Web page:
(Source: Business Monitor International (BMI), Mexico Mining Report 2018, January 2019).

Key Copper Projects in Mexico:

  • Alacran – Azure Minerals
  • Promontorio – Azure Minerals
  • Pilares – Southern Copper Corp.
  • Tayahua – Minera Frisco SAB de CV
  • San Nicolas – Teck Resources
  • La Verde – Equinox Gold/Teck Resources
  • Los Verdes - Minera Alamos

Silver

Mexico's silver production is set to continue its solid growth, supported by vast reserves and strong project pipeline. The export-oriented sector will also benefit from growing demand from Asia.

BMI forecasts Mexico's silver production will increase from 188 moz in 2018 to 261 moz by 2027, averaging 3.8% annual growth. Mexico will remain the top global silver producer (it accounted for 22.4% of output in 2017). As a result, junior and major miners showing increasing interest in the sector.

Top domestic silver miner Fresnillo will ramp up spending over the coming years to support projects including the San Julian silver mine expansion and near-term growth projects at the Fresnillo and Herradura mines. In the first quarter of 2018, the firm recorded a 14% year-on-year increase in silver production, up to 14.2 moz. In 2018, Fresnillo maintained a production guidance of 67-70 moz.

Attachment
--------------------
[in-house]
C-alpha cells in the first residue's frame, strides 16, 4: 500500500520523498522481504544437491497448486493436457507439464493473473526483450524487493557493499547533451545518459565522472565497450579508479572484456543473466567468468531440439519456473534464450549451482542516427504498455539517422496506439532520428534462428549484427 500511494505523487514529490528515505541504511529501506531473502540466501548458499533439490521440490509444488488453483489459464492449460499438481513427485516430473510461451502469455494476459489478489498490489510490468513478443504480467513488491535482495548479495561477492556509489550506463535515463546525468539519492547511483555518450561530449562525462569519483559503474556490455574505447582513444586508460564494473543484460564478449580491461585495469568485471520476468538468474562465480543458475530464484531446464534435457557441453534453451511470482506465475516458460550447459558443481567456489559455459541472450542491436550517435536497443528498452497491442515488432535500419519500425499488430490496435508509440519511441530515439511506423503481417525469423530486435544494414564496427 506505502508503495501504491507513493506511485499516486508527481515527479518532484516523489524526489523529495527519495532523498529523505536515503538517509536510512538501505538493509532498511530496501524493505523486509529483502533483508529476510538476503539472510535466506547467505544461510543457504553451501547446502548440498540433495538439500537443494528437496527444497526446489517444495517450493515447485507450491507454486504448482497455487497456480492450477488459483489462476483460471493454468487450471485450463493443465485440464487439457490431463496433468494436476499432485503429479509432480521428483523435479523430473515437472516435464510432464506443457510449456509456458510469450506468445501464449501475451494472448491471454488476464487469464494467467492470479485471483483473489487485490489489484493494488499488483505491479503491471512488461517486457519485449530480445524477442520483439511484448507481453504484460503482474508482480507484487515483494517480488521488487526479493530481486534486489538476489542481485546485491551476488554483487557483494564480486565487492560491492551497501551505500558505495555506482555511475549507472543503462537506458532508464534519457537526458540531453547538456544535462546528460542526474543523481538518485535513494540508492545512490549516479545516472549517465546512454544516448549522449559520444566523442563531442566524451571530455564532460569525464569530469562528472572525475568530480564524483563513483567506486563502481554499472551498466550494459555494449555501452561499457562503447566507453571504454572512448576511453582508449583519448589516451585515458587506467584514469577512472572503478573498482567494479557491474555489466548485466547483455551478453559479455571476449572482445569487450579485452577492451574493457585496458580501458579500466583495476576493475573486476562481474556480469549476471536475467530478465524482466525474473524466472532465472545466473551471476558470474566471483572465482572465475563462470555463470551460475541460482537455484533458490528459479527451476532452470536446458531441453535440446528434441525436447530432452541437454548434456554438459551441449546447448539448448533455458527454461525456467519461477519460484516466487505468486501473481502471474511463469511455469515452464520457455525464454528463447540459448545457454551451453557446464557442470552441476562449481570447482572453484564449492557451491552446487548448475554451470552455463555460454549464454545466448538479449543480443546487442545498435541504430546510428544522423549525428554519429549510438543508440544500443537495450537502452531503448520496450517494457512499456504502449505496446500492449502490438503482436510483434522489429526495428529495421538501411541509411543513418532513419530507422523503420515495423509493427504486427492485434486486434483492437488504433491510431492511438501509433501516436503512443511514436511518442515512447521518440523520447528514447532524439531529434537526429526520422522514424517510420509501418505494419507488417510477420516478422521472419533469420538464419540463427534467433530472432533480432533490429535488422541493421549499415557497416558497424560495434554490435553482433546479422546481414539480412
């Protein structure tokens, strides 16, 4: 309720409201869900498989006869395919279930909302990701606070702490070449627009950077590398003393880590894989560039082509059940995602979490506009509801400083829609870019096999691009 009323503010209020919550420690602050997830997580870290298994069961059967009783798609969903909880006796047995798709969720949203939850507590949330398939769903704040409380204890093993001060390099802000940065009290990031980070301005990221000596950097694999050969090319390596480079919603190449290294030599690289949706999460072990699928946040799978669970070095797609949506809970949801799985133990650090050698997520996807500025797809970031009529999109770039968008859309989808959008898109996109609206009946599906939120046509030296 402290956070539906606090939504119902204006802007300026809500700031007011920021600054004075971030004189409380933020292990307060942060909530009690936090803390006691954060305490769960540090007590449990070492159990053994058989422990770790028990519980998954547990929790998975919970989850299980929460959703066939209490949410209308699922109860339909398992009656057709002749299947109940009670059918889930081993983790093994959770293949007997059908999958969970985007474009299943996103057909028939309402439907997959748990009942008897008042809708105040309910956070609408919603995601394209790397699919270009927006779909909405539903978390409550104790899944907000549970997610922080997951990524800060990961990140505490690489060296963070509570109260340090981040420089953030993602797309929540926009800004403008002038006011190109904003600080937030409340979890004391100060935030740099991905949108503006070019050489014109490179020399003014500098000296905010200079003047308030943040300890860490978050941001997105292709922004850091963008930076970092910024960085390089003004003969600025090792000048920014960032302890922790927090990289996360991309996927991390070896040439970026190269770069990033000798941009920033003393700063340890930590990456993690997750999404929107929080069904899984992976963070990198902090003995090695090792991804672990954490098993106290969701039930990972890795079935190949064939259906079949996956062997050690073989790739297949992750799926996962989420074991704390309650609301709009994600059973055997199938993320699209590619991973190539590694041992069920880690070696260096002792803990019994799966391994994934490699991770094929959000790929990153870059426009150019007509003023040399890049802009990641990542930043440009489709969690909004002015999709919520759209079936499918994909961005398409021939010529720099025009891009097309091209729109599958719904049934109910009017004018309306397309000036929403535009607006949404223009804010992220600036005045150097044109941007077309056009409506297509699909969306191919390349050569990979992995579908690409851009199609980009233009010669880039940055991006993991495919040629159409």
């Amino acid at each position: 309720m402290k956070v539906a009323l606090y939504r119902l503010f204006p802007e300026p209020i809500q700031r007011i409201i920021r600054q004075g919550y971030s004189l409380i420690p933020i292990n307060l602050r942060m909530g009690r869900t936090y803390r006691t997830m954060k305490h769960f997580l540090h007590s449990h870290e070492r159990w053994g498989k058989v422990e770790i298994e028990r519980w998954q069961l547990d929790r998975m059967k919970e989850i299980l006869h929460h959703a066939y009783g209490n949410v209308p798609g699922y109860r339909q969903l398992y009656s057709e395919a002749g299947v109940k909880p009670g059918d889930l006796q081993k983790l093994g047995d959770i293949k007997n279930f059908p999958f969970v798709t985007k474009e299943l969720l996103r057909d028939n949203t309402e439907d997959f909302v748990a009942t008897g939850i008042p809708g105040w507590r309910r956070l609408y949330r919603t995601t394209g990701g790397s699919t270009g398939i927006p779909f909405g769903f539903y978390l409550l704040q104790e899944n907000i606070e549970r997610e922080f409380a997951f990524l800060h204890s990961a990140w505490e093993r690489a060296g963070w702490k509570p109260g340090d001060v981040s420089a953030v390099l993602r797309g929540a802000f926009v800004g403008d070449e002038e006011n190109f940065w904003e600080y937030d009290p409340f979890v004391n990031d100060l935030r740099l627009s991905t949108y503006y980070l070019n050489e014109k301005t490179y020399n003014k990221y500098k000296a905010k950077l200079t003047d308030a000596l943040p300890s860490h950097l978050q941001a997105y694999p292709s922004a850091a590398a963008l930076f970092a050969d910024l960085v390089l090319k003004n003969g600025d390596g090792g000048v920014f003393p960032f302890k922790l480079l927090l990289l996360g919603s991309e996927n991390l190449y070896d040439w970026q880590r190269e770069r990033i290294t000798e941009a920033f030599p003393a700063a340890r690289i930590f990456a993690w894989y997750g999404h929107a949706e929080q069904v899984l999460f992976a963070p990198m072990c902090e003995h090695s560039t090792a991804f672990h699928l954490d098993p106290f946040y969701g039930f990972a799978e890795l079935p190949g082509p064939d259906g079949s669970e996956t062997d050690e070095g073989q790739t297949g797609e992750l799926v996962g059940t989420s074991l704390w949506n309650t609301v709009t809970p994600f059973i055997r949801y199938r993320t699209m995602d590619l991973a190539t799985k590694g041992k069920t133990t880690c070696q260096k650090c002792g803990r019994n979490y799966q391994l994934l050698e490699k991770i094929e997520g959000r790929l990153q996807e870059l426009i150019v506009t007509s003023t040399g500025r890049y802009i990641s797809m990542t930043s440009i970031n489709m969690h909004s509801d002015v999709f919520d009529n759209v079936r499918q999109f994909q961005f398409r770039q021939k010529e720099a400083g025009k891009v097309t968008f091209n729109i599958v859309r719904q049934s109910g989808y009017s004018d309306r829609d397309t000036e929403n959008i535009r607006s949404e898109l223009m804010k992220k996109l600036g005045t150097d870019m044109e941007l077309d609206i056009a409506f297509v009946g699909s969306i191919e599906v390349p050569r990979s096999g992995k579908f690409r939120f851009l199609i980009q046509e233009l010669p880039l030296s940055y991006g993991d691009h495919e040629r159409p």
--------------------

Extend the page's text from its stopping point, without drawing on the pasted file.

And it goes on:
In the first quarter of 2018, Pan American Silver reported a slight increase in silver production in its Mexican mines, up to 2.9 moz. The firm's expansion at the Dolores mine is on track, with the new underground mine expected to achieve rates of 1,500 tons per day by the end of 2018. In December 2017, junior miner Americas Silver Corp began commercial production at the San Rafael silver mine.

(Source: Business Monitor International (BMI), Mexico Mining Report 2018, January 2019).

Opportunities

Mexico's stable business environment and relatively stable macroeconomic outlook will drive metals demand and support the competitiveness of the country's mining sector in the coming years. Mexico’s close proximity to the United States and Canada gives it a significant supply advantage. The USA remains a net importer of numerous mineral commodities from Mexico.